Rectangle selection = EnvironmentParameters.GetSelection(src.Bounds).GetBoundsInt();
int CenterX = ((selection.Right - selection.Left) / 2)+selection.Left;
int CenterY = ((selection.Bottom - selection.Top) / 2)+selection.Top;
ColorBgra PrimaryColor = (ColorBgra)EnvironmentParameters.PrimaryColor;
ColorBgra SecondaryColor = (ColorBgra)EnvironmentParameters.SecondaryColor;
int BrushWidth = (int)EnvironmentParameters.BrushWidth;

ColorBgra CurrentPixel;
double a = 0.300191;
double b = -0.190286;
double c = 509.000000;
double d = 0.013433;
double e = 0.408391;
double f = 172.000000;
double g = 0.000026;
double h = -0.000291;

double  X, Y;
int XX, YY;

for (int y = rect.Top; y < rect.Bottom; y++)
{
if (IsCancelRequested) return;
for (int x = rect.Left; x < rect.Right; x++)
{
X = (a*x + b*y + c) / (g*x + h*y + 1);
Y = (d*x + e*y + f) / (g*x + h*y + 1);
XX =  Convert.ToInt32(X);
YY =  Convert.ToInt32(Y);
dst[x,y] = src[XX,YY];
//if ((XX > rect.Left) && (XX < rect.Right)) {
//if ((YY > rect.Top) && (YY < rect.Bottom)) {
//dst[x,y] = src[XX,YY];
//}
//}
}
}
}

```
Edited by ttOM123

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There's no need for the if statement; in fact, you certainly don't want it. You can read pixels from anywhere within the src buffer. If you couldn't, you wouldn't be able to write the plugin. Not allowing reads outside the rect boundaries would mean most of the reads you need to do wouldn't be done. The restriction is on writing to the dst buffer: in the Render routine, you can never write to the dst buffer outside the rect limits (and you can never write to the src buffer).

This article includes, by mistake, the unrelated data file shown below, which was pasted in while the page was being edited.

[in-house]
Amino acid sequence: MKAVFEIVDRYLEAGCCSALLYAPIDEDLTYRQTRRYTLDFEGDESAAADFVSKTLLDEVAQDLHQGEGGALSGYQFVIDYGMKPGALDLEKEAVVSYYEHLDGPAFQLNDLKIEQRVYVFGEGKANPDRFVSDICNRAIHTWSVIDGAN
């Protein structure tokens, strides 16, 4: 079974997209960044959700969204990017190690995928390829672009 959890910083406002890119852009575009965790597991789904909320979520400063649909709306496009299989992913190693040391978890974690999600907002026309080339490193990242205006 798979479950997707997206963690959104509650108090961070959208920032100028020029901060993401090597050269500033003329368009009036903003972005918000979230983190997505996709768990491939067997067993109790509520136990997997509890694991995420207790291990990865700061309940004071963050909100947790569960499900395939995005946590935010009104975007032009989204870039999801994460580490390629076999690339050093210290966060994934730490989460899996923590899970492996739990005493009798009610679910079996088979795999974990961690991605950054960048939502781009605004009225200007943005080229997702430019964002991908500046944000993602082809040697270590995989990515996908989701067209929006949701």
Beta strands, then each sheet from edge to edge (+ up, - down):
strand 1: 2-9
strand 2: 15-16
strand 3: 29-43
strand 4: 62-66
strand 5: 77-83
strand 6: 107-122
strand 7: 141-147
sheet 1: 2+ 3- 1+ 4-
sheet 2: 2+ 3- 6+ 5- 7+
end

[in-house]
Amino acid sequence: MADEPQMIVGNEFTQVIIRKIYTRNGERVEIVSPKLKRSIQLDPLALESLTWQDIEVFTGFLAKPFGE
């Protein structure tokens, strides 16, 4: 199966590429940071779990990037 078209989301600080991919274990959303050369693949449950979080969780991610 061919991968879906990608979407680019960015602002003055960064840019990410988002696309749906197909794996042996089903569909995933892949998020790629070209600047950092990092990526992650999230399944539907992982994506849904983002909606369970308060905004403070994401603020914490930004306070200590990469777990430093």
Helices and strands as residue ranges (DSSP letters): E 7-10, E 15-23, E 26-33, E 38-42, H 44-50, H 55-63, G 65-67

src and dst are the canvas; rect is not the canvas. It's a rather arbitrary region, callled an ROI, within the canvas that PDN has handed to a particular invocation of Render for processing. Read BoltBait's excellent tutorial, which he linked to earlier.

A change you should probably make is to replace "dst[x,y] = src[XX,YY]" with "dst[x,y] = "src.GetBilinearSample((float)X, (float)Y)." Instead of taking a point sample from the nearest pixel, GetBilinearSample linearly interpolates between the four surrounding pixels. For situations like in this plugin, that almost always produces a better result.

EDIT: Notice it's "src.GetBilinearSample((float)X, (float)Y)" with the doubles X and Y, not "src.GetBilinearSample((float)XX, (float)YY)" with the ints XX and YY. There's hardly ever a good reason to call GetBilinearSample with arguments that have been truncated or rounded to integer values.

Also, to answer your question: No, a plugin can't change the canvas size.

Edited by MJW

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After all this math conversation, I have a question: Do we have a dll?

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That's the trouble with theoretical plugin authors - you get theoretical plugins! ##### Share on other sites

Haha I can provide a dll which only does one photo .

I've been flat out. Haven't touched it for a week apart from MJW's advice which works nicely. The next hurdle is some method of entering the 4 coordinates of the quadrangle, which I haven't looked into yet. I was thinking of somehow clicking on the canvas 4 times so one can zoom in and be precise then run the plugin, so no menus hopefully.

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You might try Quadrilateral Correction.